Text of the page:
Welding today is something that is starting to be replaced by a process known as clinching. Although clinching cannot replace all the uses of welding it can replace many of them, such as when two or more sheets of metal need to be joined. Unlike in welding, sheet metal clinching tools do not require fire or heat in order to join the sheets of metal and is therefore a much safer process as there is not the danger of a fire being started. Neither does clinching use any gases and so neither is there a fumes hazard. Clinching instead, uses pressure to join the sheets of metal together and so neither does it need rivets or screws. The pressure is applied to the sheets of metal to be joined by a clinching machine which applies the pressure via a pointed die. For joining two sheets of metal together a round ended die is used whilst a trapezoidal pointed die id used for joining more than two sheets together. As clinching is a safer process than welding, manufacturers and other engineering facilities that use clinching are finding that they make financial savings due to the fewer health and safety measures that have to be adhered to. As the process does not need rivets or screws, the users of the clinching process also find that they make financial savings due to there being fewer quality assurance checks needed.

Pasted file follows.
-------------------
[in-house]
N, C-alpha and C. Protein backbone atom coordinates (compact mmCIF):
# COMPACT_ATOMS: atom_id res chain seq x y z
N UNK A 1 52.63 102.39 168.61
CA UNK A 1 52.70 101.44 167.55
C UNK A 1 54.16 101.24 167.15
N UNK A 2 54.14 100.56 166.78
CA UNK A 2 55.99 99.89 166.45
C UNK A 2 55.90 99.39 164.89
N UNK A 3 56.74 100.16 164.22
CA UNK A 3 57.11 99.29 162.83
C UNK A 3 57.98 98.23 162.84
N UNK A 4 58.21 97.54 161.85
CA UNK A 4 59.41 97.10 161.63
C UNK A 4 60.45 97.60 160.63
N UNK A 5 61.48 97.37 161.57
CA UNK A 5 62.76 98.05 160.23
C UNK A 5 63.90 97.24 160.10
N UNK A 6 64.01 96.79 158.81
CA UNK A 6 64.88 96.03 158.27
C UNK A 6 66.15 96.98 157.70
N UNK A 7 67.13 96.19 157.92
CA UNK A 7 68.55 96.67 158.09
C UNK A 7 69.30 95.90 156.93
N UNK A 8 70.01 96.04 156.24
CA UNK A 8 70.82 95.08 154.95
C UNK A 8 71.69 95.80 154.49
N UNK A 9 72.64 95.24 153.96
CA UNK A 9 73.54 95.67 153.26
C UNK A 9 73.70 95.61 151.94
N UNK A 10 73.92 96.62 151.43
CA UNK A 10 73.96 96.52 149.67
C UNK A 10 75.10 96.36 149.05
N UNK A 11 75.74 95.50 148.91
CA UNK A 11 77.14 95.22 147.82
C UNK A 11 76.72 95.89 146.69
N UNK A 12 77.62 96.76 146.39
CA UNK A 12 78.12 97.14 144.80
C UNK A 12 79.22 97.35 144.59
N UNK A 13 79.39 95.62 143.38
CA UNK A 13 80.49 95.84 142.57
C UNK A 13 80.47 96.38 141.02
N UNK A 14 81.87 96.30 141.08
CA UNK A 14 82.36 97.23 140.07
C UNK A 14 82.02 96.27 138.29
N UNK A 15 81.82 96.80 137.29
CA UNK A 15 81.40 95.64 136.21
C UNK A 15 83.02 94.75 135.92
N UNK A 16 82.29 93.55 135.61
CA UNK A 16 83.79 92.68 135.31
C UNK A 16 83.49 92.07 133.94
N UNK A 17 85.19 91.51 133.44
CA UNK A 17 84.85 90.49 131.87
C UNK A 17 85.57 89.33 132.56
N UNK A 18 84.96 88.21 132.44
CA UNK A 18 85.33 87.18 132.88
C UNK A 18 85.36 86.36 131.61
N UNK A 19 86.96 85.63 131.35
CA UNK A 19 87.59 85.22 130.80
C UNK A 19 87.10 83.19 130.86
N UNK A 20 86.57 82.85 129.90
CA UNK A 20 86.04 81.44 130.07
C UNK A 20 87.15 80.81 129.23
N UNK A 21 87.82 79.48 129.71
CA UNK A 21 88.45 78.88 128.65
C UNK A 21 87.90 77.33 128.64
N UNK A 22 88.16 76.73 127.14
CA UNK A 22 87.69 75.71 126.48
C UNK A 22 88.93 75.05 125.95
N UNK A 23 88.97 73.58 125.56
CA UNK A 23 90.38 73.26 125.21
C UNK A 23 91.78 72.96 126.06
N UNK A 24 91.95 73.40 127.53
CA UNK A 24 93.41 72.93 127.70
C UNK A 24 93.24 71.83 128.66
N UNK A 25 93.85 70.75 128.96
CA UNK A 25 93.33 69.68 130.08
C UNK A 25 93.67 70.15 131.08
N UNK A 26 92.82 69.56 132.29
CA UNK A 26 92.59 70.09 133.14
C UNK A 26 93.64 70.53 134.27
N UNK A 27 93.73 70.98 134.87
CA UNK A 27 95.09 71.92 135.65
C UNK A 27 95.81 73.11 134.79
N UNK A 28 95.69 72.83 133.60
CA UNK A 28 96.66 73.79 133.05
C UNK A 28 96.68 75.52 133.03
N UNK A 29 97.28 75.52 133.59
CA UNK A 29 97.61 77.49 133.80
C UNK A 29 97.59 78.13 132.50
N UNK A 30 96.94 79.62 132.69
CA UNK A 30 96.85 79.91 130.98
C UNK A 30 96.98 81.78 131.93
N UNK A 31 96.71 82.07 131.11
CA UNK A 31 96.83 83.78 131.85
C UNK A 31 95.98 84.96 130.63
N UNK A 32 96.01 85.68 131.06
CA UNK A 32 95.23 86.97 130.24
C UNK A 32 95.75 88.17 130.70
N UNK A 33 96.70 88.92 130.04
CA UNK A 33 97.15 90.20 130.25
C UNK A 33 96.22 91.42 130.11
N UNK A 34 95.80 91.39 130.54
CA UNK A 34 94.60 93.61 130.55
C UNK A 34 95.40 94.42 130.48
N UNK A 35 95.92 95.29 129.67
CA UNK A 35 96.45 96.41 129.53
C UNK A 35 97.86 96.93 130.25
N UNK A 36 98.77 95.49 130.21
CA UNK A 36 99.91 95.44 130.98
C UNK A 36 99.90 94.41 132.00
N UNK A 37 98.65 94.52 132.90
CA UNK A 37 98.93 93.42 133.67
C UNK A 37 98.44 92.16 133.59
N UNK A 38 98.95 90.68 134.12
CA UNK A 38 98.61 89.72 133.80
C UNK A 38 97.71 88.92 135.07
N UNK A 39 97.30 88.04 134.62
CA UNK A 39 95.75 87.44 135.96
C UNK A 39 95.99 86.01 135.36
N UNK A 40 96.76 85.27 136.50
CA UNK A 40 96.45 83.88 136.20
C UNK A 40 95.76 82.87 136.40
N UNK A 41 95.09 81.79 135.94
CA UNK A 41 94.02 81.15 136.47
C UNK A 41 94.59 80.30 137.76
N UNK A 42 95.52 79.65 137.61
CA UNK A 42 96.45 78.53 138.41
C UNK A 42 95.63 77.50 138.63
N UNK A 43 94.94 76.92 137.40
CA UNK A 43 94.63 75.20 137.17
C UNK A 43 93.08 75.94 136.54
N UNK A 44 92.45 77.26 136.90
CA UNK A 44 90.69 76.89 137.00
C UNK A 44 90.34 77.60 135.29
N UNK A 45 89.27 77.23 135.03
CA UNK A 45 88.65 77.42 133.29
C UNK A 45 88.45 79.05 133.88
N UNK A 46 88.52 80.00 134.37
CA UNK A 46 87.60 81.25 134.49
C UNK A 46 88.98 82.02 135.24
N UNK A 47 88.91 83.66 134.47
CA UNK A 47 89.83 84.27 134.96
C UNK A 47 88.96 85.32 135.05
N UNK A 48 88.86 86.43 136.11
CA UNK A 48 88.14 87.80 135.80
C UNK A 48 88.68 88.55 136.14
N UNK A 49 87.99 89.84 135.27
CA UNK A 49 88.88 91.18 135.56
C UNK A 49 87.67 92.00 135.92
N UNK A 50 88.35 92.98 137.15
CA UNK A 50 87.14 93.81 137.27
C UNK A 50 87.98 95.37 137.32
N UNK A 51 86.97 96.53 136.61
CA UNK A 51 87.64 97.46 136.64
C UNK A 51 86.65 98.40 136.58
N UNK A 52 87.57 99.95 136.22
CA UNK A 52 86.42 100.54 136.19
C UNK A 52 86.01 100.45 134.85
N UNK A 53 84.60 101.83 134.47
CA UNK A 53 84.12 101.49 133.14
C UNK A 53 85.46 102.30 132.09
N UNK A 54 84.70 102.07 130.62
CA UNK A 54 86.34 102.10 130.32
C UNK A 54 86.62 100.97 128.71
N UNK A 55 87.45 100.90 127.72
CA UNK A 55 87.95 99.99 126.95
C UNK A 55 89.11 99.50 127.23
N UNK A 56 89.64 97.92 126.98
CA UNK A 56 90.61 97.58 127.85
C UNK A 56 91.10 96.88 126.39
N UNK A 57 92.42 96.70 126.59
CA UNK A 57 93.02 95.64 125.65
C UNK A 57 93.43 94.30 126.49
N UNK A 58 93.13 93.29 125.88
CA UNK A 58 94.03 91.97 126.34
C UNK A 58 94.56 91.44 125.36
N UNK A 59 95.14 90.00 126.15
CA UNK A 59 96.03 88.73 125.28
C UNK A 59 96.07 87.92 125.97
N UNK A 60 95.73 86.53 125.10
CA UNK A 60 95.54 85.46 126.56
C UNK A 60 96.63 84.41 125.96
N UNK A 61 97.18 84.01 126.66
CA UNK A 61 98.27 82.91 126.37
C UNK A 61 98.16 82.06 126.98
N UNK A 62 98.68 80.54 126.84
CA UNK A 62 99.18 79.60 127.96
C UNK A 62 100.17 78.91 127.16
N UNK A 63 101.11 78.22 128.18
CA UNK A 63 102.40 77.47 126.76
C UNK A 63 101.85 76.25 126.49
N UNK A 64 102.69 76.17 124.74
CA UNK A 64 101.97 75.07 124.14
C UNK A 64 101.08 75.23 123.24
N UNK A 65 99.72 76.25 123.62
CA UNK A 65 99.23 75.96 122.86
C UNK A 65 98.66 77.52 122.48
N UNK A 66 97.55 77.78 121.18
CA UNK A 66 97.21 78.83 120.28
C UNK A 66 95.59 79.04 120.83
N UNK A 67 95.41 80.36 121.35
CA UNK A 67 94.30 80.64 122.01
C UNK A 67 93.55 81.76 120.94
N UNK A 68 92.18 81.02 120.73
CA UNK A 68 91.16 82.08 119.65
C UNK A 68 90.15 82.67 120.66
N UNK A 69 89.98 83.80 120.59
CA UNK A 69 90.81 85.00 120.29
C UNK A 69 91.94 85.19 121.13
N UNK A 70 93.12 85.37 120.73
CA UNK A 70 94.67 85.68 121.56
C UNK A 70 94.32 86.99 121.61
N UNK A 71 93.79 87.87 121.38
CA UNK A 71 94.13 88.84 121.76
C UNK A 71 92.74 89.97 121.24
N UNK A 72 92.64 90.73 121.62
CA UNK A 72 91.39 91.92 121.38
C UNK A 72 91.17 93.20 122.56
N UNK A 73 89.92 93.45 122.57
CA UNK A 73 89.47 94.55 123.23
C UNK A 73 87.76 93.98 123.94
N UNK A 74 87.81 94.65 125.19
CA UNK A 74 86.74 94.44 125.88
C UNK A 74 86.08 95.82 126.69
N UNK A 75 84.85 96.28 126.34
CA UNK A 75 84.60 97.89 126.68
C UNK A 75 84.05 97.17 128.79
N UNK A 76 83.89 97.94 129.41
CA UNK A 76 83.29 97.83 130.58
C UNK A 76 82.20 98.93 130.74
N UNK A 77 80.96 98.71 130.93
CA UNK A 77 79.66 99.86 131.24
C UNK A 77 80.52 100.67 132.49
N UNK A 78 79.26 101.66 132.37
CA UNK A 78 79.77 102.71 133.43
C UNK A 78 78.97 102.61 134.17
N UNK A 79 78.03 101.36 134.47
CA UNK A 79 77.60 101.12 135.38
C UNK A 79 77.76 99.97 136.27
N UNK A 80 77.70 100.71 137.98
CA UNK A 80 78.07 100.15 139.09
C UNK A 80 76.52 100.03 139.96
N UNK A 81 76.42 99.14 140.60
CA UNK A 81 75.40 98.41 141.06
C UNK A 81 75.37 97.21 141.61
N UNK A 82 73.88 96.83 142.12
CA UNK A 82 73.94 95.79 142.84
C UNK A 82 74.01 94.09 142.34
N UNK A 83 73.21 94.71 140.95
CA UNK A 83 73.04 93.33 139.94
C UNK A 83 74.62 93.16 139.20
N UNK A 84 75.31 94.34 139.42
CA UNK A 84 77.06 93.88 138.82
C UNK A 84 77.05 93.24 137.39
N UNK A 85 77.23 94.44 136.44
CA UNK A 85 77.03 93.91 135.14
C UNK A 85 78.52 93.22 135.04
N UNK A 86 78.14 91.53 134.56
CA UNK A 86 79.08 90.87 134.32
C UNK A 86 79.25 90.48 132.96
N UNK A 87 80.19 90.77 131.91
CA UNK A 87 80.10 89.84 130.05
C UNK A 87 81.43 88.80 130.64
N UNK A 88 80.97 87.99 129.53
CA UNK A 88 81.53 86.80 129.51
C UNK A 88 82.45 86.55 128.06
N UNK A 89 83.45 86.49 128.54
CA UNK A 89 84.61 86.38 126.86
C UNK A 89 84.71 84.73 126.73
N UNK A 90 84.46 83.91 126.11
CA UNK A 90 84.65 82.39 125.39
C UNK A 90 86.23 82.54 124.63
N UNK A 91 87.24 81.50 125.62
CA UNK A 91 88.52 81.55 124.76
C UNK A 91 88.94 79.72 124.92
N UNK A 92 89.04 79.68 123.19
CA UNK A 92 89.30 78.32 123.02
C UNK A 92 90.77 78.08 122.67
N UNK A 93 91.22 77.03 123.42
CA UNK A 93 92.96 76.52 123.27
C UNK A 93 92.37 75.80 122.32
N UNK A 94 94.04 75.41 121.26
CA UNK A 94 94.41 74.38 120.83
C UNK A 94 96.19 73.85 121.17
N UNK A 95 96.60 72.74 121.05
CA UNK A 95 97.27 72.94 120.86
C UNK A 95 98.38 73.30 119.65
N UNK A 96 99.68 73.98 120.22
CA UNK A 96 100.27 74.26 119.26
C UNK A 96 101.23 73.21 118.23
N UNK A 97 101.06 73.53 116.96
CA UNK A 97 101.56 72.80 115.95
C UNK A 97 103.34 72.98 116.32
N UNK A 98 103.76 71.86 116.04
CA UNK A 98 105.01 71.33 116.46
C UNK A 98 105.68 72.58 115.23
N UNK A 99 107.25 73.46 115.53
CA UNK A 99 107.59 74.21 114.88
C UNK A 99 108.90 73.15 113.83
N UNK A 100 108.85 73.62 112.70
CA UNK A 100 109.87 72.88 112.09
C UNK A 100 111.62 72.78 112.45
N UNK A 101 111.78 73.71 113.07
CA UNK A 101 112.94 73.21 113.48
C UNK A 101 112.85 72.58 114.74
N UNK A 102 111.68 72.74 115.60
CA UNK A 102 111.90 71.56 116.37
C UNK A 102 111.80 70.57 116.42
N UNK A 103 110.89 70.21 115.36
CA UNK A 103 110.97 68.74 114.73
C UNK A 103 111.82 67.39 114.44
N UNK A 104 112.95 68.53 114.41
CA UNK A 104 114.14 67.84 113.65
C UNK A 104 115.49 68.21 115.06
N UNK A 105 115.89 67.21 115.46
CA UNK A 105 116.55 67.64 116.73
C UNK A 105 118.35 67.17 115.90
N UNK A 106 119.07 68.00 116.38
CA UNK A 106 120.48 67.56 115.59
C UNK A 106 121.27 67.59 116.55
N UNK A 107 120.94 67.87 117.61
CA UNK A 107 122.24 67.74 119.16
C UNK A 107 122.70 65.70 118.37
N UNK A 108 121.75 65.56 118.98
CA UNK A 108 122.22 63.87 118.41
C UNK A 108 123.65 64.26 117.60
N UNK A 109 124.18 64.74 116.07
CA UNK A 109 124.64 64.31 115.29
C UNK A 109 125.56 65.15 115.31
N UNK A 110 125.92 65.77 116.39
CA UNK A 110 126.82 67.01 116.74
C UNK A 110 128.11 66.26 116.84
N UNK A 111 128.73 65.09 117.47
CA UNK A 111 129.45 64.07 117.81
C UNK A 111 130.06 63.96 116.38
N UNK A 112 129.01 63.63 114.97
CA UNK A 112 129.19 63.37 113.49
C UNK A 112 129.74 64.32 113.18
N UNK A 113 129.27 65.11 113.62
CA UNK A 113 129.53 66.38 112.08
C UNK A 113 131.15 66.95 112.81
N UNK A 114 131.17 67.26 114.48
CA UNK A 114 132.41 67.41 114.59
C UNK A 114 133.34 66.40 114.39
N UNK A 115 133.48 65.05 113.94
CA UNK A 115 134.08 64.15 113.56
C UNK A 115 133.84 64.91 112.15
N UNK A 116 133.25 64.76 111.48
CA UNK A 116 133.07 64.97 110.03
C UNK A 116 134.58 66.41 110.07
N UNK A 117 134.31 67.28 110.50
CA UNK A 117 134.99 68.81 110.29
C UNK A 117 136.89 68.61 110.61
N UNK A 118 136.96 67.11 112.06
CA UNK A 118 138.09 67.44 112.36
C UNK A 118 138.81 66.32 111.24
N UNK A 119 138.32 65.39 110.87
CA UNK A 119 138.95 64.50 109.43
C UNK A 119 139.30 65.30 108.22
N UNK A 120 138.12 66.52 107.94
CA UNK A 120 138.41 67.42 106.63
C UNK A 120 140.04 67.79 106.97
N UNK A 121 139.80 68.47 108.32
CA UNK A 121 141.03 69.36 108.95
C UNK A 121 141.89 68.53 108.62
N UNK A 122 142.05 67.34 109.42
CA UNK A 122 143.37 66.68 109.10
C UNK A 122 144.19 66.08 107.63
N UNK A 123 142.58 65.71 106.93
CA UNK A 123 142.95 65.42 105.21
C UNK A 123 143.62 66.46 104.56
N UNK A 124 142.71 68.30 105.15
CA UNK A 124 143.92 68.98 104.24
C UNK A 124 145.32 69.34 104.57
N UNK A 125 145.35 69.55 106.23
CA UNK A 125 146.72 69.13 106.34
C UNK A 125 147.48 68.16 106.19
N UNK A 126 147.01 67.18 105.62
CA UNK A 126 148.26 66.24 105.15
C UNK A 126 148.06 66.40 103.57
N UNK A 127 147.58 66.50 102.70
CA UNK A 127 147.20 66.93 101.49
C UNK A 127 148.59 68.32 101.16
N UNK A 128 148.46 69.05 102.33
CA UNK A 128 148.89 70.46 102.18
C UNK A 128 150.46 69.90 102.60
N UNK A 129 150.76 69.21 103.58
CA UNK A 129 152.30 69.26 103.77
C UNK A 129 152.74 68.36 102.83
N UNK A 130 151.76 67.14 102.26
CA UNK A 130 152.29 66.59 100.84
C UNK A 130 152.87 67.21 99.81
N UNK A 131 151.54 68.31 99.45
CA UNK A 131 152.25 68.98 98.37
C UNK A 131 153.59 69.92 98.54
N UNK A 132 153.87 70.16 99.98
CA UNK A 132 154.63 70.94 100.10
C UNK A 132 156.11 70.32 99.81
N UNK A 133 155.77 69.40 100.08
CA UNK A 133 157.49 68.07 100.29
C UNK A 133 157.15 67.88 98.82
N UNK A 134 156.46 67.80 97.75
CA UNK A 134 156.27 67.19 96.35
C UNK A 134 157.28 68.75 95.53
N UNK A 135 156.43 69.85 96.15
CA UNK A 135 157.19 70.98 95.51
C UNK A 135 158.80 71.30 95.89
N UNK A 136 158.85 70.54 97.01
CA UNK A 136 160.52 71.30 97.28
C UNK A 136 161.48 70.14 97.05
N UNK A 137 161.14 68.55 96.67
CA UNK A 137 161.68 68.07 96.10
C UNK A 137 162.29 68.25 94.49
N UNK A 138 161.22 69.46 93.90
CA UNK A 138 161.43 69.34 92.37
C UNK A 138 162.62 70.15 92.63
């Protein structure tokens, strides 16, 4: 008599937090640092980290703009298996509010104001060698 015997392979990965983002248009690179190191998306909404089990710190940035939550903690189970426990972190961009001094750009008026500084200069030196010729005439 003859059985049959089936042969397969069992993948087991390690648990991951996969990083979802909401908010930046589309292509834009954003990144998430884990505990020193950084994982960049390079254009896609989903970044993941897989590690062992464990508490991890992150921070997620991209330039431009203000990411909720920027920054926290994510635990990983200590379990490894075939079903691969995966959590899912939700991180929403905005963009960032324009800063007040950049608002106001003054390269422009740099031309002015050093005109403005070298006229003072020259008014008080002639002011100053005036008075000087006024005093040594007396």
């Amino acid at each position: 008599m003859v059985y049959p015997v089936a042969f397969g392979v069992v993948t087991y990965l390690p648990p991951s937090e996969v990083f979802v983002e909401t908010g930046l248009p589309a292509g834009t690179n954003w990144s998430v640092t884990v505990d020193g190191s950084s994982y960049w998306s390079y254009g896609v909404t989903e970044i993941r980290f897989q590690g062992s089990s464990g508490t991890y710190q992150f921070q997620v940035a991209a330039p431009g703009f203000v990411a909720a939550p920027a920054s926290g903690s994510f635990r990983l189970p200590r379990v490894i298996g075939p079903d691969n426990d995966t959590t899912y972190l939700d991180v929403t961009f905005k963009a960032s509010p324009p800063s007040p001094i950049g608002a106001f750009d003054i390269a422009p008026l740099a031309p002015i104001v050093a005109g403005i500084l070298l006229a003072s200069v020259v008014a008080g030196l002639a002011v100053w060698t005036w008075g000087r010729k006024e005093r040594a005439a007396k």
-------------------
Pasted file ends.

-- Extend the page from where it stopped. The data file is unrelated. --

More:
Already the automotive industries are using clinching in the manufacturing of cars and other manufacturers are using the process in the manufacture of kitchen appliances. The railroad and aerospace industries are considering using the process but would first like further studies undertaken as to its reliability. The medical profession has already found some uses for the process but is conducting their own research to evaluate the possibility of it having further uses within their industries. Perhaps clinching will be most beneficial to the oil and gas industries as the joins created by clinching are unaffected by weather conditions or any known chemicals which could help these industries greatly in their pipeline construction. Obviously with so many different uses already having been found for clinching, several different clinching tools are needed and Jurado Tools, which is the company that patented the clinching process, is quickly adding tools to their inventory as new uses are discovered. Jurado Tools has also started to work with an Italian University’s Industrial and Information Engineering and Economics Department to do research into the possibility of clinching having any additional uses. Currently though, there are clinching tools which are large enough to be used in manufacturing facilities as well as clinching tools which are small enough to be used in the field where other joining processes would be difficult to be used in. There are also clinching tools that can be used to join sheets of metal that have irregular surfaces and curved sheets of metal such as those used to create ducts or pipes which could be of particular interest to the oil and gas industries.